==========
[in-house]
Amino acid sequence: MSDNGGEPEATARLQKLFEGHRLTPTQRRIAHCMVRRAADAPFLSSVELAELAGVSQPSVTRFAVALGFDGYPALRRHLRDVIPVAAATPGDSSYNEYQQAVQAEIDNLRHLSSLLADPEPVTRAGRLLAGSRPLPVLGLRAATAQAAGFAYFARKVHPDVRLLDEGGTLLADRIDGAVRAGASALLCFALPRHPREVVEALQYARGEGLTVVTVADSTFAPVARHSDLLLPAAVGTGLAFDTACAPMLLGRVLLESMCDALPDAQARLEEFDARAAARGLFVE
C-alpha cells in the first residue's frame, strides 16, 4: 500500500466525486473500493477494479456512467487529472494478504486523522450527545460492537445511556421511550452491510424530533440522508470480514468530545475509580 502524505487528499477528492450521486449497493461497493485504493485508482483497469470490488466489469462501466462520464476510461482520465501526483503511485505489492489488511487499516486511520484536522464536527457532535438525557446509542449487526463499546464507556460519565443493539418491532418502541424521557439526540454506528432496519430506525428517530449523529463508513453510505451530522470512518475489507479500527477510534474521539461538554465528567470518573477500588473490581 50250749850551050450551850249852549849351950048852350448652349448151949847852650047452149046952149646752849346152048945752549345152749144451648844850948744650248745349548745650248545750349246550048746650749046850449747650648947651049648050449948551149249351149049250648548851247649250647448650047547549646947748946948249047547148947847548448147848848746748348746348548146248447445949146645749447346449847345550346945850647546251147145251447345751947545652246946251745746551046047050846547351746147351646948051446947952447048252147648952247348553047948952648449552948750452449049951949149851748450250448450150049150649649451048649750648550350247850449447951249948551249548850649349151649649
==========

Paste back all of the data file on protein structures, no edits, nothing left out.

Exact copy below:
[in-house]
Amino acid sequence: MSDNGGEPEATARLQKLFEGHRLTPTQRRIAHCMVRRAADAPFLSSVELAELAGVSQPSVTRFAVALGFDGYPALRRHLRDVIPVAAATPGDSSYNEYQQAVQAEIDNLRHLSSLLADPEPVTRAGRLLAGSRPLPVLGLRAATAQAAGFAYFARKVHPDVRLLDEGGTLLADRIDGAVRAGASALLCFALPRHPREVVEALQYARGEGLTVVTVADSTFAPVARHSDLLLPAAVGTGLAFDTACAPMLLGRVLLESMCDALPDAQARLEEFDARAAARGLFVE
C-alpha cells in the first residue's frame, strides 16, 4: 500500500466525486473500493477494479456512467487529472494478504486523522450527545460492537445511556421511550452491510424530533440522508470480514468530545475509580 502524505487528499477528492450521486449497493461497493485504493485508482483497469470490488466489469462501466462520464476510461482520465501526483503511485505489492489488511487499516486511520484536522464536527457532535438525557446509542449487526463499546464507556460519565443493539418491532418502541424521557439526540454506528432496519430506525428517530449523529463508513453510505451530522470512518475489507479500527477510534474521539461538554465528567470518573477500588473490581 50250749850551050450551850249852549849351950048852350448652349448151949847852650047452149046952149646752849346152048945752549345152749144451648844850948744650248745349548745650248545750349246550048746650749046850449747650648947651049648050449948551149249351149049250648548851247649250647448650047547549646947748946948249047547148947847548448147848848746748348746348548146248447445949146645749447346449847345550346945850647546251147145251447345751947545652246946251745746551046047050846547351746147351646948051446947952447048252147648952247348553047948952648449552948750452449049951949149851748450250448450150049150649649451048649750648550350247850449447951249948551249548850649349151649649